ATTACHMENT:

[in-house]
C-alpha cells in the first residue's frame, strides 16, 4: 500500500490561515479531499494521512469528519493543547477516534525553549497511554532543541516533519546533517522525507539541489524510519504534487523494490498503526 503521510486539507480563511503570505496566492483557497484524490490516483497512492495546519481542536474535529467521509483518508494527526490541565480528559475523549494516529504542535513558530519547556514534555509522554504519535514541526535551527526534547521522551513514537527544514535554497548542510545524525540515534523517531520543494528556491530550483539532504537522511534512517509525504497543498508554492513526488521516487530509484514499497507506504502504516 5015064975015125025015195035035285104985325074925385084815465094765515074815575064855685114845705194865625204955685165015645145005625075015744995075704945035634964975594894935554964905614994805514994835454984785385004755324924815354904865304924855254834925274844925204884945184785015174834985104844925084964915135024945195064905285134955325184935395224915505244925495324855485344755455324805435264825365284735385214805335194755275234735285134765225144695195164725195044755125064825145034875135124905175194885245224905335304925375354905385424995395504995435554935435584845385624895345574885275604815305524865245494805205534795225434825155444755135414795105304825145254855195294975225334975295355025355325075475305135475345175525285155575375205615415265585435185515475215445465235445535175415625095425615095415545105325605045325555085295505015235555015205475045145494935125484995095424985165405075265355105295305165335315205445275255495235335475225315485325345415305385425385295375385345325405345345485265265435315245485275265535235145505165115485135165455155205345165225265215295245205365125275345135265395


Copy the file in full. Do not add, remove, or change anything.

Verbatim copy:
[in-house]
C-alpha cells in the first residue's frame, strides 16, 4: 500500500490561515479531499494521512469528519493543547477516534525553549497511554532543541516533519546533517522525507539541489524510519504534487523494490498503526 503521510486539507480563511503570505496566492483557497484524490490516483497512492495546519481542536474535529467521509483518508494527526490541565480528559475523549494516529504542535513558530519547556514534555509522554504519535514541526535551527526534547521522551513514537527544514535554497548542510545524525540515534523517531520543494528556491530550483539532504537522511534512517509525504497543498508554492513526488521516487530509484514499497507506504502504516 5015064975015125025015195035035285104985325074925385084815465094765515074815575064855685114845705194865625204955685165015645145005625075015744995075704945035634964975594894935554964905614994805514994835454984785385004755324924815354904865304924855254834925274844925204884945184785015174834985104844925084964915135024945195064905285134955325184935395224915505244925495324855485344755455324805435264825365284735385214805335194755275234735285134765225144695195164725195044755125064825145034875135124905175194885245224905335304925375354905385424995395504995435554935435584845385624895345574885275604815305524865245494805205534795225434825155444755135414795105304825145254855195294975225334975295355025355325075475305135475345175525285155575375205615415265585435185515475215445465235445535175415625095425615095415545105325605045325555085295505015235555015205475045145494935125484995095424985165405075265355105295305165335315205445275255495235335475225315485325345415305385425385295375385345325405345345485265265435315245485275265535235145505165115485135165455155205345165225265215295245205365125275345135265395